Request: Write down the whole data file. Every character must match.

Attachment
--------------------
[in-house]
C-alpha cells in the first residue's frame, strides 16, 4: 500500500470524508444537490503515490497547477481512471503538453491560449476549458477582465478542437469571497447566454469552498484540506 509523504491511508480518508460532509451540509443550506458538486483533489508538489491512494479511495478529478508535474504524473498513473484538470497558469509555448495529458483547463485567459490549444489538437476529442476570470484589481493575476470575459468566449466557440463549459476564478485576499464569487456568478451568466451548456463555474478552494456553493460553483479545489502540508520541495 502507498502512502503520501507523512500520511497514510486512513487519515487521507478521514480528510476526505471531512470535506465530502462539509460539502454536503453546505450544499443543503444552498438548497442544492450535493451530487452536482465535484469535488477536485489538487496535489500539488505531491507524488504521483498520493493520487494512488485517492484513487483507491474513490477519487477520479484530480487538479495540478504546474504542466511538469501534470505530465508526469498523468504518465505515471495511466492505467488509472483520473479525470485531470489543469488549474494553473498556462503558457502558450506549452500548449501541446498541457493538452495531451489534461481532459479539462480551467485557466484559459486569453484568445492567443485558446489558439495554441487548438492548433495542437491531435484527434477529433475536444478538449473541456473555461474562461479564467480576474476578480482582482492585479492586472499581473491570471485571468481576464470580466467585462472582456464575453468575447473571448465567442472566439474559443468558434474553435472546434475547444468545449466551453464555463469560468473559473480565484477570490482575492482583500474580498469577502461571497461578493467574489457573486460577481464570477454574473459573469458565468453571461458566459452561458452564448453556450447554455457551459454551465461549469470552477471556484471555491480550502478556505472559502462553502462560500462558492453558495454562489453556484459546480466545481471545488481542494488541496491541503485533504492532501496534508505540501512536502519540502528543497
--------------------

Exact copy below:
[in-house]
C-alpha cells in the first residue's frame, strides 16, 4: 500500500470524508444537490503515490497547477481512471503538453491560449476549458477582465478542437469571497447566454469552498484540506 509523504491511508480518508460532509451540509443550506458538486483533489508538489491512494479511495478529478508535474504524473498513473484538470497558469509555448495529458483547463485567459490549444489538437476529442476570470484589481493575476470575459468566449466557440463549459476564478485576499464569487456568478451568466451548456463555474478552494456553493460553483479545489502540508520541495 502507498502512502503520501507523512500520511497514510486512513487519515487521507478521514480528510476526505471531512470535506465530502462539509460539502454536503453546505450544499443543503444552498438548497442544492450535493451530487452536482465535484469535488477536485489538487496535489500539488505531491507524488504521483498520493493520487494512488485517492484513487483507491474513490477519487477520479484530480487538479495540478504546474504542466511538469501534470505530465508526469498523468504518465505515471495511466492505467488509472483520473479525470485531470489543469488549474494553473498556462503558457502558450506549452500548449501541446498541457493538452495531451489534461481532459479539462480551467485557466484559459486569453484568445492567443485558446489558439495554441487548438492548433495542437491531435484527434477529433475536444478538449473541456473555461474562461479564467480576474476578480482582482492585479492586472499581473491570471485571468481576464470580466467585462472582456464575453468575447473571448465567442472566439474559443468558434474553435472546434475547444468545449466551453464555463469560468473559473480565484477570490482575492482583500474580498469577502461571497461578493467574489457573486460577481464570477454574473459573469458565468453571461458566459452561458452564448453556450447554455457551459454551465461549469470552477471556484471555491480550502478556505472559502462553502462560500462558492453558495454562489453556484459546480466545481471545488481542494488541496491541503485533504492532501496534508505540501512536502519540502528543497